March 12 2020

Why did global fintech deals fall 3.7% in 2019?

Written by Kapronasia

Fintech investment declined 3.7% in 2019 to US$53.3 billion as deals in China dropped off dramatically, according to a report published by Accenture in February. The slow in China deal flow can be attributed in part to the protracted U.S.-China trade war. Investor enthusiasm for the China market has cooled amidst an uncertain business environment. China's economy grew 6.1% in 2019, the slowest pace in three decades. At the same time, it would have been hard for China to equal its 2018 deal tally, buoyed by Ant Financial's mammoth US$14 billion funding round.

It is important to note that some of the most high-profile fintechs which raised millions of dollars last year have yet to break even, never mind post a profit: Revolut, N26, the fintech units of Grab and Gojek, to name a few. Yet, that did not stop investors from continuing to support their costly expansion. Accenture's data show that the 92% drop in China's fintech investment was the main reason for the modest decline in global fintech investment last year.

Indeed, even as China cooled off, the rest of the world heated up. U.S. deals rose 54% to US$26.1 billion. Fintech investments in the UK rose 63% to US$6.3 billion. India became the world's No. 3 fintech market as deals almost doubled compared to 2018, reaching US$3.7 billion. Deals more than doubled in Singapore to US$861 million and rose 50% in Australia to US$1.1 billion. Deal value in Brazil almost tripled to US$1.6 billion.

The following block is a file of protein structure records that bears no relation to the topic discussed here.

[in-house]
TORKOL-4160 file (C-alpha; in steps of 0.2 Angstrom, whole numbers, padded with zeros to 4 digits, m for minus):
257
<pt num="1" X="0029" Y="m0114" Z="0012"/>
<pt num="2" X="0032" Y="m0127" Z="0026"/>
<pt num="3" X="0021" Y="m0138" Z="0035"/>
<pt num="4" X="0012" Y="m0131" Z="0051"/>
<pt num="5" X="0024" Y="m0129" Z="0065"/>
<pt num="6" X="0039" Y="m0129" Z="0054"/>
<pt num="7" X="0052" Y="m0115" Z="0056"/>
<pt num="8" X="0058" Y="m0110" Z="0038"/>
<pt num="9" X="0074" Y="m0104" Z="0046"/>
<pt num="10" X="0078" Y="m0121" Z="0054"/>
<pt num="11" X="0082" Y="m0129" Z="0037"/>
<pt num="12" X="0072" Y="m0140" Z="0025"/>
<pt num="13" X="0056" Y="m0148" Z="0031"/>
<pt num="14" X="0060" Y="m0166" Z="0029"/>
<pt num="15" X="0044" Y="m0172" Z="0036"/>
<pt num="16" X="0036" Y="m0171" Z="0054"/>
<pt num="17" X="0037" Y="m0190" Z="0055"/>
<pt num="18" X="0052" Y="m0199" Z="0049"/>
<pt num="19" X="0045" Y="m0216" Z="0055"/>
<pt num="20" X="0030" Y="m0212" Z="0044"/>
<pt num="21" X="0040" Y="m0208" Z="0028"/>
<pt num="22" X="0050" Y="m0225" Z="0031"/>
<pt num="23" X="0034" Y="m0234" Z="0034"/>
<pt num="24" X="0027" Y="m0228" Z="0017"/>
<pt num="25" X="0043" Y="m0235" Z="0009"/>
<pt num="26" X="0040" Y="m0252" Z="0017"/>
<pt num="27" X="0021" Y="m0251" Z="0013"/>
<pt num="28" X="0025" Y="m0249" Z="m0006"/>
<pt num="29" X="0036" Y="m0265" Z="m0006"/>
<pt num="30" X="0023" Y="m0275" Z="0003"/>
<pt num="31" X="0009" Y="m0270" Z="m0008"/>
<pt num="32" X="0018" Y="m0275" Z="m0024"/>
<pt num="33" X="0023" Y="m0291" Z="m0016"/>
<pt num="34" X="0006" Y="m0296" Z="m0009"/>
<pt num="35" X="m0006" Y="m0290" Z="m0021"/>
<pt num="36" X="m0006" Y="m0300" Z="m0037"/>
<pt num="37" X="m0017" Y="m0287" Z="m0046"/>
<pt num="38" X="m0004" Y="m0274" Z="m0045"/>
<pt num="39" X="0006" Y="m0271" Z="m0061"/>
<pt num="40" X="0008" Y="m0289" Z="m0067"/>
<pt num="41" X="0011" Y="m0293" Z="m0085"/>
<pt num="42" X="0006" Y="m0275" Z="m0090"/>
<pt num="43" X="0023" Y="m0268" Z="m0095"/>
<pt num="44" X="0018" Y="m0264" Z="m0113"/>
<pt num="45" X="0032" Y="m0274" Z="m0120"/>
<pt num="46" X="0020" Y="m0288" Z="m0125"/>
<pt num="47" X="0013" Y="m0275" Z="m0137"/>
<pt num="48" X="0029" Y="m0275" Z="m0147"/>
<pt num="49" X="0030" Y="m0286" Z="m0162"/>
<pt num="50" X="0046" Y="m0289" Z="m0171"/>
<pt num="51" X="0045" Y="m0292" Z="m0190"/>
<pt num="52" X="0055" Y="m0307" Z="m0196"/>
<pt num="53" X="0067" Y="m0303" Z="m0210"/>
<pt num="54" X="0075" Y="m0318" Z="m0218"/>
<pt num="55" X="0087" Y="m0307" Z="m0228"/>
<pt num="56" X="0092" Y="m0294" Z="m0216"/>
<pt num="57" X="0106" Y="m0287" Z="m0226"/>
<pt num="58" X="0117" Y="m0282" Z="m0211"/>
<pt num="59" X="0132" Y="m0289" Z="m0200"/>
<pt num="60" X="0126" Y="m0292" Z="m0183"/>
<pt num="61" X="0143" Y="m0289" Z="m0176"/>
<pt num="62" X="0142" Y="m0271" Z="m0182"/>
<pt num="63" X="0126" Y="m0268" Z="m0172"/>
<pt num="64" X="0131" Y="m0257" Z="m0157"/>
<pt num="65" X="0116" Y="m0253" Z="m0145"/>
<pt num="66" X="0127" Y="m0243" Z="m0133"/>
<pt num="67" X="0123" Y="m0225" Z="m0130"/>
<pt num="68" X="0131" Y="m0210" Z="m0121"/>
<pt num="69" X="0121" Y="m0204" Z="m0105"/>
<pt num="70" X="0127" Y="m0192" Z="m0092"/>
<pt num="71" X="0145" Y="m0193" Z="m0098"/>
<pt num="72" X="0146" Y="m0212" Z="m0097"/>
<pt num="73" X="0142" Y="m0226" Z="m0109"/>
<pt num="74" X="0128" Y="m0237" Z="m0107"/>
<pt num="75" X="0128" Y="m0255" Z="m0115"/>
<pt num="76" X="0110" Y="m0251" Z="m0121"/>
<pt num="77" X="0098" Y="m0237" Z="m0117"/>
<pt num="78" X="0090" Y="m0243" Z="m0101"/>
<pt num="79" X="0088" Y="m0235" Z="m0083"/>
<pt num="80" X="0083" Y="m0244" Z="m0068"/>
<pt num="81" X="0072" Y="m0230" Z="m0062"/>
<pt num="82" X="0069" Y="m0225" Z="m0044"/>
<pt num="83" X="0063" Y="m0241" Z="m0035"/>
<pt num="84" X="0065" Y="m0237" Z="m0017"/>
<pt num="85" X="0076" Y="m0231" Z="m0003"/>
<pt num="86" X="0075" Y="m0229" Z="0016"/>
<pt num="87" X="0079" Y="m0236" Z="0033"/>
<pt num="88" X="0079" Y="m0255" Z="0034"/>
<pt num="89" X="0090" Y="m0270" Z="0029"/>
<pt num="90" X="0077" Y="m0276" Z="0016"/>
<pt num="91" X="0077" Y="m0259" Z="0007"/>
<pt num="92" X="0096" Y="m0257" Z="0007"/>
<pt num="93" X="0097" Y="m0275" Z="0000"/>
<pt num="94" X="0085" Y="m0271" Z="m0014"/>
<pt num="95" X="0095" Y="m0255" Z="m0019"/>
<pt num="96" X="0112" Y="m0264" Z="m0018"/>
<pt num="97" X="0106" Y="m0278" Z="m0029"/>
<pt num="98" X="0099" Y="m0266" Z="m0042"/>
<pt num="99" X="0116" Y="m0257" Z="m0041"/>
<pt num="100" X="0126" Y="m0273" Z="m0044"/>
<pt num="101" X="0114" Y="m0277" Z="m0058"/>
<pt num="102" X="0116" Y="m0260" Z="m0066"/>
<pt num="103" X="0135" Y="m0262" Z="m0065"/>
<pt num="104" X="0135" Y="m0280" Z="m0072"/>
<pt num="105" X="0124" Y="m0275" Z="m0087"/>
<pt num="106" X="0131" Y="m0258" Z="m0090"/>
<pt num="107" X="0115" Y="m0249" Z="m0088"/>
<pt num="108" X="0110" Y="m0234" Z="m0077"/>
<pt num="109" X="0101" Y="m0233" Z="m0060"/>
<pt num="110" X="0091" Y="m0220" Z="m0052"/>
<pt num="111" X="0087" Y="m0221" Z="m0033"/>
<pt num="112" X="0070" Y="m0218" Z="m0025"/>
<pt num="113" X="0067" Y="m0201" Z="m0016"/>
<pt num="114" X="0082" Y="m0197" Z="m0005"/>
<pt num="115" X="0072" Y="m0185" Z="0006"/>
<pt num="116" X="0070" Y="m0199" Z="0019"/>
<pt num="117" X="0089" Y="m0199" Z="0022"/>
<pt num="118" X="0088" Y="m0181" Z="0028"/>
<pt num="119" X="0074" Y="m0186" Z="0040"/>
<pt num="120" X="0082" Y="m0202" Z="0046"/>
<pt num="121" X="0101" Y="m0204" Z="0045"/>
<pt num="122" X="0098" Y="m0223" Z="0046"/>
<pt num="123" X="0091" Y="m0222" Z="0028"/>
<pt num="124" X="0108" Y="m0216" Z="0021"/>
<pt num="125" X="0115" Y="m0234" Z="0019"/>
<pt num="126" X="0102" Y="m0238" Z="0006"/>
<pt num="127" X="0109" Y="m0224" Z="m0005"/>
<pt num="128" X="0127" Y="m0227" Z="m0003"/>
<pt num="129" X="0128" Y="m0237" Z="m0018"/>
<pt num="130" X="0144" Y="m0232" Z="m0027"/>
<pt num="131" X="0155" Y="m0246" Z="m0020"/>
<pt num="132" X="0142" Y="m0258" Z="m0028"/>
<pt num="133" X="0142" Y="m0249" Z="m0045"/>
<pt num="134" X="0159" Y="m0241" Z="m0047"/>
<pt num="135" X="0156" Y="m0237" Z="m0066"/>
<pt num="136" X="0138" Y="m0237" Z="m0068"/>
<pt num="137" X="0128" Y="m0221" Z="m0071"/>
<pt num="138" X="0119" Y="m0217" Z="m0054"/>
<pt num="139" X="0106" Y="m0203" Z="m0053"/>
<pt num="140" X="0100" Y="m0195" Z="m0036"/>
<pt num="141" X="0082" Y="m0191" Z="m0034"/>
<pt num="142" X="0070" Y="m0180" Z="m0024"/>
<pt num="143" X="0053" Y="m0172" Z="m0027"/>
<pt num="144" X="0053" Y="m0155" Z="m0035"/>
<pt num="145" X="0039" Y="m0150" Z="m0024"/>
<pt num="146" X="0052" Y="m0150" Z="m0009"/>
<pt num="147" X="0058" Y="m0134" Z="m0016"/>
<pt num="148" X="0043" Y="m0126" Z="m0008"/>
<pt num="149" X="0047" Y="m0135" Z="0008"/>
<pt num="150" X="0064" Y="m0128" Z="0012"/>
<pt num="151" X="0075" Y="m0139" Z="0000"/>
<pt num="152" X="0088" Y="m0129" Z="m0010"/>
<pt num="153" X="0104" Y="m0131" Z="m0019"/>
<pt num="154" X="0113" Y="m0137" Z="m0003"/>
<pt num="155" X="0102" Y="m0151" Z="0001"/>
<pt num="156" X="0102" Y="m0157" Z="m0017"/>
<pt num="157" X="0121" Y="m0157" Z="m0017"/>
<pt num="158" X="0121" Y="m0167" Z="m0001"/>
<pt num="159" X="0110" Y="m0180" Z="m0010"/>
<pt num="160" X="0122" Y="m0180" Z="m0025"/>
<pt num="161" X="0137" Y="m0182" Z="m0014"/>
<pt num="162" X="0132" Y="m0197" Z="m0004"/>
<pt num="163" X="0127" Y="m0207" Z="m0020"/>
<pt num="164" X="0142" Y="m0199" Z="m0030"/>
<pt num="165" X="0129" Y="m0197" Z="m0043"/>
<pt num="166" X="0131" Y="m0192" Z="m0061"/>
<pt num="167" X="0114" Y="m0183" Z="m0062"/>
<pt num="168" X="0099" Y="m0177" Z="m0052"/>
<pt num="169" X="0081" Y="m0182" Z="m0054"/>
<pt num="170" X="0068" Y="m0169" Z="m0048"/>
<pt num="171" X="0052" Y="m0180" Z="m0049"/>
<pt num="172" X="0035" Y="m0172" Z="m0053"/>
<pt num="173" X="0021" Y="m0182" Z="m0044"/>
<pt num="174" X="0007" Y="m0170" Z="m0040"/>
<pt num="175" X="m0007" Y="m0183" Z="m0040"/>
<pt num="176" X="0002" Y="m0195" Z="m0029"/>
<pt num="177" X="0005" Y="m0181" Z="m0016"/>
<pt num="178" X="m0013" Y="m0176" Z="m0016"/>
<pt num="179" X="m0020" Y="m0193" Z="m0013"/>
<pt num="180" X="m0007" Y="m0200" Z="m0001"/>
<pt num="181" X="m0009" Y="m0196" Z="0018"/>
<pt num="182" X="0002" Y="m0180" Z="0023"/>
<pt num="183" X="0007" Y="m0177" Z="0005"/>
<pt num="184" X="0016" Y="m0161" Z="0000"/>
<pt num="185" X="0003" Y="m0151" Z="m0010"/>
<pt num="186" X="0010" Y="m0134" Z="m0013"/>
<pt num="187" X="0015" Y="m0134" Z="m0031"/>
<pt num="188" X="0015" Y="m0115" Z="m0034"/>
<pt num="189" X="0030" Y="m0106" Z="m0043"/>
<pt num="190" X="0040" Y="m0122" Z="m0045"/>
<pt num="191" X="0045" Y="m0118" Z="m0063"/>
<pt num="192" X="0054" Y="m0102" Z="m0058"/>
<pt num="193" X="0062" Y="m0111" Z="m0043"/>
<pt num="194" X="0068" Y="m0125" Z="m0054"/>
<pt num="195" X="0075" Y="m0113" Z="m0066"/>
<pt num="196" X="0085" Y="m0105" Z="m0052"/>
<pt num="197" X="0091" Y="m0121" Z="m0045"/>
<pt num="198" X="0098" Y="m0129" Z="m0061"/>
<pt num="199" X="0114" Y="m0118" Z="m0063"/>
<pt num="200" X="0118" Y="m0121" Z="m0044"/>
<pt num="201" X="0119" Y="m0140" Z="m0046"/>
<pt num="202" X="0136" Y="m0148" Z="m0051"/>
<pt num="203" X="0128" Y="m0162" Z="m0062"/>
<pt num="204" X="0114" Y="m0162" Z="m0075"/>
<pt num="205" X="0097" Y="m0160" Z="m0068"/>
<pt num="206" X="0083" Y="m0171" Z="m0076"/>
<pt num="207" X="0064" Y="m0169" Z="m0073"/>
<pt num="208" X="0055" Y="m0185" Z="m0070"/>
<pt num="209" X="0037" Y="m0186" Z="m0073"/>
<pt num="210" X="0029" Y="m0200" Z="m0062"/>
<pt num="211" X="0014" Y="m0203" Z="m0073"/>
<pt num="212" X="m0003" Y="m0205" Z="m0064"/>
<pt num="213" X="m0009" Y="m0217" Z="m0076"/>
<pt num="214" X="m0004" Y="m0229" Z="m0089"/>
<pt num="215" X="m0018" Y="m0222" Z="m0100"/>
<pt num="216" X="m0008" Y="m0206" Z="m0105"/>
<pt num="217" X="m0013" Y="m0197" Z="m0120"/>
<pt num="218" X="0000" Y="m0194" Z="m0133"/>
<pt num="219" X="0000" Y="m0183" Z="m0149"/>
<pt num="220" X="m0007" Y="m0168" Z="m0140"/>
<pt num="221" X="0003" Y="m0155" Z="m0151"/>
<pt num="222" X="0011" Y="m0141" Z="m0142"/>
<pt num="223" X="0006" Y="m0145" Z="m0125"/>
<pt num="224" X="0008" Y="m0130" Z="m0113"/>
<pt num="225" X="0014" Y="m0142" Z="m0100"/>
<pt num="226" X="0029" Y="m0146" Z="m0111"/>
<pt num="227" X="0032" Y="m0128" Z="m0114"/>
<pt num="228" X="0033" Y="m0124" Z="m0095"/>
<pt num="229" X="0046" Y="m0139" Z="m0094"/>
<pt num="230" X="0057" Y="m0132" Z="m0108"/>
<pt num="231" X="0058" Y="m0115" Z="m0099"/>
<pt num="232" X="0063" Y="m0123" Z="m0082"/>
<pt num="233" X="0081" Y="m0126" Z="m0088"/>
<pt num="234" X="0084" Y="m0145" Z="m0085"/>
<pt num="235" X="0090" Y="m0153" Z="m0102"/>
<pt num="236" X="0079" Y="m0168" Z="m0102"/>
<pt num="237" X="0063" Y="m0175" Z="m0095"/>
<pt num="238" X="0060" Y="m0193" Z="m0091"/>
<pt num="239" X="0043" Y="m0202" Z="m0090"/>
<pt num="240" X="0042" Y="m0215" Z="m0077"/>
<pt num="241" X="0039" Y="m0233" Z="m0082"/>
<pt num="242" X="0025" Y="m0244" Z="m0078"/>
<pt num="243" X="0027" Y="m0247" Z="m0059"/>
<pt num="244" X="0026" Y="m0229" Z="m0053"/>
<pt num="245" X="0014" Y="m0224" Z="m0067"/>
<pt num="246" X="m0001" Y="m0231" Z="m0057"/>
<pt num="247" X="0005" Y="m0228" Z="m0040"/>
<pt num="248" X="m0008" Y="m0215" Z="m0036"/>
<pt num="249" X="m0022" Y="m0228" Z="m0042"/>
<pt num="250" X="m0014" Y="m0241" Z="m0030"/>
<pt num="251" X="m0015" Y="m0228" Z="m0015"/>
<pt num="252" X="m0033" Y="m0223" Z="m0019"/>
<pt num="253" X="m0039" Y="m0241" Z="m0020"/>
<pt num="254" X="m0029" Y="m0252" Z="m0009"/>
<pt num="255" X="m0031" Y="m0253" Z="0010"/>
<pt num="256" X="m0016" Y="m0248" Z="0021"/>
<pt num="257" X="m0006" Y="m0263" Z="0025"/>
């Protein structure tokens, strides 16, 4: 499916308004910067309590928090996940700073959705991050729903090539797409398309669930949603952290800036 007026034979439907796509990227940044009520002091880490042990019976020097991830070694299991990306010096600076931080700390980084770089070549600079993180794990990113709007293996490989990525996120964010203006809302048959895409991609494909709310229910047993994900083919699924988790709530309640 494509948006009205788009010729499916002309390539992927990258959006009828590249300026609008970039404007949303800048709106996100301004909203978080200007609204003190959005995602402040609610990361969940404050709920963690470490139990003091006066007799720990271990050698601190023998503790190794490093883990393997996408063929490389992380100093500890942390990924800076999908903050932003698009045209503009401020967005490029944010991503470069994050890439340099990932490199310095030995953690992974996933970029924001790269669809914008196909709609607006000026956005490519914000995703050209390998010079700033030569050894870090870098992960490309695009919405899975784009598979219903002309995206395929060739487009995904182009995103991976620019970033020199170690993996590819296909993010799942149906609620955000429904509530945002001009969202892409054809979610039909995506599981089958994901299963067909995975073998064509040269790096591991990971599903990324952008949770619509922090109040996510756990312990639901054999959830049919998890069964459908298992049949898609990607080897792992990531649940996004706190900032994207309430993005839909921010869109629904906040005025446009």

Heading into 2020, there were some signs of trouble in the industry. India's top fintech startup Paytm has struggled amidst poor financials and rising competition. Protests in Hong Kong have delayed the city's launch of virtual banks. Ant Financial's IPO has been delayed indefinitely. N26 abruptly withdrew from the UK market in February, citing complications caused by Brexit.

Then COVID-19 broke out in China, crippling international travel and snarling global supply chains. By early March, new cases had dropped off significantly in China, but the virus was spreading fast elsewhere.

The virus is delivering a combined supply and demand shock to the global economy, creating far more uncertainty for businesses than the trade war ever did. Under this scenario, even the most bullish investors will likely hit pause on funding disbursement. Fintechs aiming to expand their operations - especially setting up new offices in different countries - should revise those plans. In the short run, deal flow will almost certainly fall, while many individual firms' operations will be affected.

As Forbes noted in a recent commentary, consumer-oriented fintechs face big risks. The U.S.'s Chime digital bank, for instance, relies on customers swiping their debit cards at merchant points of sale for most of its revenue. If people stay home, Chime will suffer.

Still, the long-term trajectory of fintech development may benefit from the vulnerabilities COVID-19 has highlighted. There is now greater impetus to establish digital banking platforms that can function independently of any retail branch network. Similarly, physical currency carries with it hygiene problems that can be reduced by using contactless payments.